One summer day, a few of us had manufactured new catapults and, armed with pockets full of pebbles ( their spherical shape having better aerodynamics and so flying further & faster), decided to venture into Knostrop looking for exciting targets.
Near the top of Knostrop Lane, a small tin shack was located on the railway embankment and seemed a good candidate for target practice, having a couple of small windows and a roof which would rattle when struck. What we didn’t realise was that this was the retreat for the Railway Police and, at the time, a member of the said constabulary was in residence, probably enjoying a well earned break with a mug of hot sweet tea, a cheese butty and the Daily Mirror.
His tranquillity was brutally shattered by a fusillade of high velocity projectiles, peppering the outside with an ear splitting racket , smashing the windows and ricocheting around the inside like a swarm of angry hornets.
During a brief reloading pause, the officer emerged , helmet askew , ( he’d probably dived to the floor when the bombardment had started) roaring his anger at our intrusion into his reveries.
My guess is that he’d probably initially thought it was an assault by an abandoned German Commando group , unaware that the war was long over. Their objective being to close the valves to the Knostrop sewage works, causing a huge backup and inundating Leeds in a deep layer of S***, bringing the City to a standstill & thereby delivering a major blow for the war effort.
I could be wrong with this explanation, there could have been a more devious one.
Anyway, as he descended the embankment, no doubt intent on inflicting savage retribution upon his tormentors, we dashed off down the lane, easily outpacing the hapless constable.
After a couple of hours roaming the plantations, unsuccessfully trying to target a few squirrels, back we trudged up the lane towards Cross Green. BUT, we hadn’t counted on the cunning of the wily police officer because as we wandered back , with the earlier attack now completely forgotten by us, PC Plod was waiting and , unseen by us ,surprised us by promptly grabbing one of us with his ham sized fist.
By this time his anger had all but disappeared and, as we all owned up to the misdemeanour, a good telling off was the limit of his immediate retribution, but not before putting the fear of god into us all and confiscating our fearsome weaponry.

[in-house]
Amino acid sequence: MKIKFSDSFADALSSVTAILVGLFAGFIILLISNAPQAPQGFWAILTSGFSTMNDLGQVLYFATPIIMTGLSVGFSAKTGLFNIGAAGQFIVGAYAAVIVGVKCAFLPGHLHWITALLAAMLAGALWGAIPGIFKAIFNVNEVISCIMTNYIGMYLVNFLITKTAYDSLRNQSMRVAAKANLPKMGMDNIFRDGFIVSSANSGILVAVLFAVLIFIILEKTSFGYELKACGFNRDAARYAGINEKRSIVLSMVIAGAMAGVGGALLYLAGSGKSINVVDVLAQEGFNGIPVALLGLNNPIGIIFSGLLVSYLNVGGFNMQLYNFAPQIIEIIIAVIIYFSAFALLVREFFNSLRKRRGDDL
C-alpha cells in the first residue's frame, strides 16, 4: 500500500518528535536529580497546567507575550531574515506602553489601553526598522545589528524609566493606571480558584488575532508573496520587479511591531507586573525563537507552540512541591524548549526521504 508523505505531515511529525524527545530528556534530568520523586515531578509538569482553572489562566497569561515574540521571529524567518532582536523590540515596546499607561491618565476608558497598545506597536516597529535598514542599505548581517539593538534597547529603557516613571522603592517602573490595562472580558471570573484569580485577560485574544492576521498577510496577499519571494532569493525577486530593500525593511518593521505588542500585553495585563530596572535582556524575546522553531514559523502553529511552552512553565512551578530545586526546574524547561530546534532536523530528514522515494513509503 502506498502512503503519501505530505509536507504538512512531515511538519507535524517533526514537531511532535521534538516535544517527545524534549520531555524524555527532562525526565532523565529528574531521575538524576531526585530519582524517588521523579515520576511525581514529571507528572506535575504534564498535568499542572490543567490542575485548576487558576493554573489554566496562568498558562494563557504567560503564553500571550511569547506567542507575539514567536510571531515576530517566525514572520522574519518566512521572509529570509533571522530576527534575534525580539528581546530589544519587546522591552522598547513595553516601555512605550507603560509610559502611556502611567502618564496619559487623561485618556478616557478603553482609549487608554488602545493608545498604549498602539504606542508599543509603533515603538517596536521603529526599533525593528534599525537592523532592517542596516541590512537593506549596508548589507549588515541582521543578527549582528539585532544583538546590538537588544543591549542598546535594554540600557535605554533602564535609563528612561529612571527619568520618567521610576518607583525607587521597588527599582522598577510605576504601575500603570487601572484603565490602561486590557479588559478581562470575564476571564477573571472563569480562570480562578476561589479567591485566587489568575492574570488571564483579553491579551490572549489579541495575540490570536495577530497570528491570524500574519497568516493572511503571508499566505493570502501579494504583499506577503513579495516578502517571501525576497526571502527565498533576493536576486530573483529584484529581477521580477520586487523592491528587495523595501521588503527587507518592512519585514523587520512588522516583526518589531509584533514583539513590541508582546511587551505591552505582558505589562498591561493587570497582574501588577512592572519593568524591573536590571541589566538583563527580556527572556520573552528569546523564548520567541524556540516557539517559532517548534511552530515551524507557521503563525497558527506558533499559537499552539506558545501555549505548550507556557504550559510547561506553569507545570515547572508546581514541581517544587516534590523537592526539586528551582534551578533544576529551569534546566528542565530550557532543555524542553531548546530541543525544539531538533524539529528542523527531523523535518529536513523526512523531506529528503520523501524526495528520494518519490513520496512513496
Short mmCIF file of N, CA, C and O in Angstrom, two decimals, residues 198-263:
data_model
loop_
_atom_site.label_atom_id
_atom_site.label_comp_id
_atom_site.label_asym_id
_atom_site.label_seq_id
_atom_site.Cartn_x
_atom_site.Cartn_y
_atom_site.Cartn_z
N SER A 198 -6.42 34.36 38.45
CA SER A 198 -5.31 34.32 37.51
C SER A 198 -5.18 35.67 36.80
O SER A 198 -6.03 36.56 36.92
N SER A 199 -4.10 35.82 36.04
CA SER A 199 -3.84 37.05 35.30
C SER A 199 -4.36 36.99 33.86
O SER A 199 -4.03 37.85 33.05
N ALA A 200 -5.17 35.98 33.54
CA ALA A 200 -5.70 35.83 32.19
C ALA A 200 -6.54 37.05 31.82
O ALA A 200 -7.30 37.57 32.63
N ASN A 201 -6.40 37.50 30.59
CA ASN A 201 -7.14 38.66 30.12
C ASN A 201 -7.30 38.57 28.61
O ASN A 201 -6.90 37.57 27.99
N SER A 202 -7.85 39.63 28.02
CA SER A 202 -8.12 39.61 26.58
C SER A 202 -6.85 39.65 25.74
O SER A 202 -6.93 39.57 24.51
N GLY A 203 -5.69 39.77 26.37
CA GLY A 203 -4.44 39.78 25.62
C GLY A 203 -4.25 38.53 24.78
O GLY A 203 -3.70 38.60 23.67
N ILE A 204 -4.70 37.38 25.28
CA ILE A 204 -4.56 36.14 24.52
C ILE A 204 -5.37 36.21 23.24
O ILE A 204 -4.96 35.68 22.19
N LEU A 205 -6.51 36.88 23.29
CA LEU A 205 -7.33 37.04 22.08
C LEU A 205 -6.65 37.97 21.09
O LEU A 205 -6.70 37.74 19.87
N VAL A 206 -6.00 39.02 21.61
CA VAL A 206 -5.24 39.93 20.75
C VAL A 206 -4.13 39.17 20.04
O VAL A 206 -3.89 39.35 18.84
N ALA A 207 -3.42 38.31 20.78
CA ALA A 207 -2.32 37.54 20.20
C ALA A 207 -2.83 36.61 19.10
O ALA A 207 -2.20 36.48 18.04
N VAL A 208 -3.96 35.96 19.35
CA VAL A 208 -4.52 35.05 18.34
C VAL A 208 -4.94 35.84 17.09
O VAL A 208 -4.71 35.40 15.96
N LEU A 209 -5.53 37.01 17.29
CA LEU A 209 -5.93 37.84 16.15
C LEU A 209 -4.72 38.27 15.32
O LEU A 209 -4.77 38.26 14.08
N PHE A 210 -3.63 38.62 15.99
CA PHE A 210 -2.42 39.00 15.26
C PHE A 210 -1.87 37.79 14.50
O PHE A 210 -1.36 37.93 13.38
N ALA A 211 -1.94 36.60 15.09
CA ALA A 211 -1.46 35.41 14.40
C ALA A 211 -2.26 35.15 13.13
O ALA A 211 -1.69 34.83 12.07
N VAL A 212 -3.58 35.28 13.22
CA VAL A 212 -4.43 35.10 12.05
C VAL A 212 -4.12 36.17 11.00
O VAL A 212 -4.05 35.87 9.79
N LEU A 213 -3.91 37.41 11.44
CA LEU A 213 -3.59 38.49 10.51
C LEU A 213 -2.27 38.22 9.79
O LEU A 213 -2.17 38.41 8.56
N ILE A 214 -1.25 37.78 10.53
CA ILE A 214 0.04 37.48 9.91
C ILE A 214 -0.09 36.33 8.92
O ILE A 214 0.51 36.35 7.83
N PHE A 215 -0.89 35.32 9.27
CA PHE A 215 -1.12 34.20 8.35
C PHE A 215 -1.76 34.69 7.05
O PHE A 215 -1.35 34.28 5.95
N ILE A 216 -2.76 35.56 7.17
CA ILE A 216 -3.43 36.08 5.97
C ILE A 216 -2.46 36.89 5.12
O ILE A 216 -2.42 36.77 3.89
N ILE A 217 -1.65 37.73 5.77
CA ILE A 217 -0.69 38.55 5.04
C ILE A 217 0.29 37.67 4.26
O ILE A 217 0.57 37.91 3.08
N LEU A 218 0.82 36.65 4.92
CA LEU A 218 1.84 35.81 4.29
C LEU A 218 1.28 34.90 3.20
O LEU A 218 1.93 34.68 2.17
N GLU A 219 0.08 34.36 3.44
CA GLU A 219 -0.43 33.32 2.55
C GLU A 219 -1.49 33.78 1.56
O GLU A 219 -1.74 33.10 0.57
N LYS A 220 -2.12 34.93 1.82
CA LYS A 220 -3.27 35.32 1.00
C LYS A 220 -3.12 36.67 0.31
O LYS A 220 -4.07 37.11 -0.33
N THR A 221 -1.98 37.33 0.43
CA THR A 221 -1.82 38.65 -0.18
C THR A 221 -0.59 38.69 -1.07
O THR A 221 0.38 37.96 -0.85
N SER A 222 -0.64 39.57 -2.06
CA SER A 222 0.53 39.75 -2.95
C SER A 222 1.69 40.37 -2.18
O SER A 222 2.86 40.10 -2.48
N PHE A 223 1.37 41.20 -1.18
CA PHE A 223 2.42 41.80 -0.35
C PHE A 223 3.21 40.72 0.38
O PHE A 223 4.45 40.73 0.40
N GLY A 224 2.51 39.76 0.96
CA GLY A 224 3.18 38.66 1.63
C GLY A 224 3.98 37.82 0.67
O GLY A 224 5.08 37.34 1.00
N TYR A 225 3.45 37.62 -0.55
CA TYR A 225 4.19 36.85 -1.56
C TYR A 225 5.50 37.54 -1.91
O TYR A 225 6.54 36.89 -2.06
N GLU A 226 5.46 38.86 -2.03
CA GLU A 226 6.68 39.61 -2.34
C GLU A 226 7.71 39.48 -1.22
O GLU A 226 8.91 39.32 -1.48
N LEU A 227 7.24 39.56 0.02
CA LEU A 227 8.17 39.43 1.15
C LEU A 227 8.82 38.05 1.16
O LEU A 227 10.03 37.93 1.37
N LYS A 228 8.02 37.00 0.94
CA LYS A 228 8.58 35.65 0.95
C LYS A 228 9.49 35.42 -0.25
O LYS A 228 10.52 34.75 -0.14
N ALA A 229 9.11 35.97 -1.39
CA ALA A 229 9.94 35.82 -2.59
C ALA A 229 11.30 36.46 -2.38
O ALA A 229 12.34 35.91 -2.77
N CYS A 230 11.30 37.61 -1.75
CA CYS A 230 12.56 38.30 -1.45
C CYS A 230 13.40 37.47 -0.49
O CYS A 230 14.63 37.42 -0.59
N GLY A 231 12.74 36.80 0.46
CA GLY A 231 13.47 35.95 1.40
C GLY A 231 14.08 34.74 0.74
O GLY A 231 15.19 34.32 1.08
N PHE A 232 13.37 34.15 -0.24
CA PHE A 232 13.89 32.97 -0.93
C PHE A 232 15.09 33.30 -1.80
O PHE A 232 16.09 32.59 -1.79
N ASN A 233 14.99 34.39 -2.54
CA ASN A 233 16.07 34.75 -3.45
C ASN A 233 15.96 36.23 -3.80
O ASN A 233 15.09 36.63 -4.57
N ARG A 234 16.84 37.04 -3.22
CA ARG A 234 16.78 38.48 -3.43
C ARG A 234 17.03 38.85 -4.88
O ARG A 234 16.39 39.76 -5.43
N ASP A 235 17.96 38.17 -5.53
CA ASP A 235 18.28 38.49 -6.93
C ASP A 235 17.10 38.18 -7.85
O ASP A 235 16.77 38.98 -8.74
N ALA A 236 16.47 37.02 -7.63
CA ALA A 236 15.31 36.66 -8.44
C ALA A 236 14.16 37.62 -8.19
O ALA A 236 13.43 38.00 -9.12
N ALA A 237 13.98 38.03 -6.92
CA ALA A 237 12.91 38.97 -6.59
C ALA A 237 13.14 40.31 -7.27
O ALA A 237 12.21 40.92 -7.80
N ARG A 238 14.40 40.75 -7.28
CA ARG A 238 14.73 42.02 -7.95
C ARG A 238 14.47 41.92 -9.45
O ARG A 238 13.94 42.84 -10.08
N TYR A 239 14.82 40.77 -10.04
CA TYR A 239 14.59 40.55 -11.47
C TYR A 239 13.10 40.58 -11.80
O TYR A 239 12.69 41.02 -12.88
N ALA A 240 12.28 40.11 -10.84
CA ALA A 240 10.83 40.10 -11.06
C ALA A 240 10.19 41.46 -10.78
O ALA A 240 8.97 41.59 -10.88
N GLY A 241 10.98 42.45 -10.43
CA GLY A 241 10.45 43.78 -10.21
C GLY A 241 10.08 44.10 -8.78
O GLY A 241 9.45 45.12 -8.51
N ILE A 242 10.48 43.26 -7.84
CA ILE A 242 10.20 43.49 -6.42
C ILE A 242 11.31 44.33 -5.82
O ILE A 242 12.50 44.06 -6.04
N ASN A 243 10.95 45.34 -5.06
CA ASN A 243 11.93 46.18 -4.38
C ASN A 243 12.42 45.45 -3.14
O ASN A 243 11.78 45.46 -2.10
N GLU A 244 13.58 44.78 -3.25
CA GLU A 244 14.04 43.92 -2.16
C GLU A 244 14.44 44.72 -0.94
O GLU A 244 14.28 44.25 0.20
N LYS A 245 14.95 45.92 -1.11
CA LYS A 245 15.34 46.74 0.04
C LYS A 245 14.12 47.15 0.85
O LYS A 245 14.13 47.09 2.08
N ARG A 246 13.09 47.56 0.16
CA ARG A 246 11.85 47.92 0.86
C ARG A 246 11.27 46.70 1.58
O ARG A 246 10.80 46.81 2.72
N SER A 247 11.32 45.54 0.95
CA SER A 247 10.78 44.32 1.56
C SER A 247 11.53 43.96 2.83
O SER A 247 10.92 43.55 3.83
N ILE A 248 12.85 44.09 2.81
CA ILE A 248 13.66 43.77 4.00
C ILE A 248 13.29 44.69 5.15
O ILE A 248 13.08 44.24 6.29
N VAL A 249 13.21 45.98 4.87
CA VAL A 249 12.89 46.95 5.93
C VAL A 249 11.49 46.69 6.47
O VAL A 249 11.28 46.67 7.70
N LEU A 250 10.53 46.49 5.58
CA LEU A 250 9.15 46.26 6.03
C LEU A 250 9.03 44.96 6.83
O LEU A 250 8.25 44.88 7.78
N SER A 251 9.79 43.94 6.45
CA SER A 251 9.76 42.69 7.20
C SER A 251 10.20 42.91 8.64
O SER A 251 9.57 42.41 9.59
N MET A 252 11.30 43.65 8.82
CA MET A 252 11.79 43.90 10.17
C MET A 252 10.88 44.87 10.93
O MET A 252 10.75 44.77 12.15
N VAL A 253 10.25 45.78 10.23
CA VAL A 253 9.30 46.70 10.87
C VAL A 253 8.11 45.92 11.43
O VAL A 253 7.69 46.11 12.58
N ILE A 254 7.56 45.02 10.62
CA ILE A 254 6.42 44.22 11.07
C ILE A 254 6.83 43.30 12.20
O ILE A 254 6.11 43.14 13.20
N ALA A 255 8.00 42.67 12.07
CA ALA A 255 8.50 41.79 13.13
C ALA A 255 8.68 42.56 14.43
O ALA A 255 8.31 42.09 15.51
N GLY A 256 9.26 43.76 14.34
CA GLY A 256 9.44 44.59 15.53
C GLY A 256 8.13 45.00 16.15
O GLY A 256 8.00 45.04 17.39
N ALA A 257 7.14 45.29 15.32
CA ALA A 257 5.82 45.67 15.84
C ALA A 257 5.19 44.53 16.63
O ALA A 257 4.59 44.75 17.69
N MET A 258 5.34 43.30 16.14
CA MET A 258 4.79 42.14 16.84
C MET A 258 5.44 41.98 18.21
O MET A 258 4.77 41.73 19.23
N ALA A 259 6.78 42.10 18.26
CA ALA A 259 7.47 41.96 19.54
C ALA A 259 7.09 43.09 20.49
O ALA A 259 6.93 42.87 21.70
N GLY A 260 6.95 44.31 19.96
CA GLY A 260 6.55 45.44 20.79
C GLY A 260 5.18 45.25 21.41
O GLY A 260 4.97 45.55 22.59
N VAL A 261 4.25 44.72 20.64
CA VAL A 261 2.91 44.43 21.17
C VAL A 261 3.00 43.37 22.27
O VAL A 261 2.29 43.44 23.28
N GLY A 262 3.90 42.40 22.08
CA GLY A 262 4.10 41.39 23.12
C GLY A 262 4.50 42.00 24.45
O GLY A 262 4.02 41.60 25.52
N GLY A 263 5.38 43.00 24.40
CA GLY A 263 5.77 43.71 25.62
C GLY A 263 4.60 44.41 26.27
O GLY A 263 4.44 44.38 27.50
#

He further demanded our names & addresses in order to inform our parents which happened a few weeks later, just when we’d convinced ourselves that we’d got away with it.
This time, the consequences were much more severe, commencing with a regimental b*******g from my father, followed by a couple of weeks in disgrace and suspension of my weekly pocket money ‘til it was deemed I was sufficiently contrite.
A kind of suspension between a normally happy existence and everlasting misery. Perdition indeed.

DEAD and BURIED

jug

Don’t be alarmed, this is not a lurid, macabre, Bram Stoker inspired tale, it’s simply recollections of a few occupations which were around in our youth (and before) but which have now disappeared altogether or at least, have become an endangered species.

One which comes to mind is the “Knocker Up”. This was a person who, for a small sum would, at an agreed time, rap on the bedroom window with a long pole. Why on earth people would use this service instead of an alarm clock, which were readily & cheaply available, baffles me, but then so does most things. What’s more, the loud rapping noise used to waken not only their clients, but half the surrounding neighbours as well.
Which reprises an old joke, about someone boasting he didn’t need a clock to tell the time, his trumpet always did the trick. Asked how that worked he replied he would simply stick his head out of the window & start playing his bugle. Without fail, someone would shout “what idiot is playing the trumpet at 3.30 in the morning”. !!
This peculiar activity ( the knocker up, not the bugler) seemed to disappear in the late 40’s or early 50’s and nowadays , being “knocked up” has an entirely different construct, not to be confused with being raised from your slumbers with a sharp rap on the bedroom window pane .

The Chimney Sweep was a common or garden sight in those days, walking around from job to job with his bundle of poles and soot collection bag, but whose occupation quickly passed into history with the introduction of the Clean Air Acts.
He was quite possibly a close neighbour but you could never tell the true identity of the man because his face was always blackened with soot.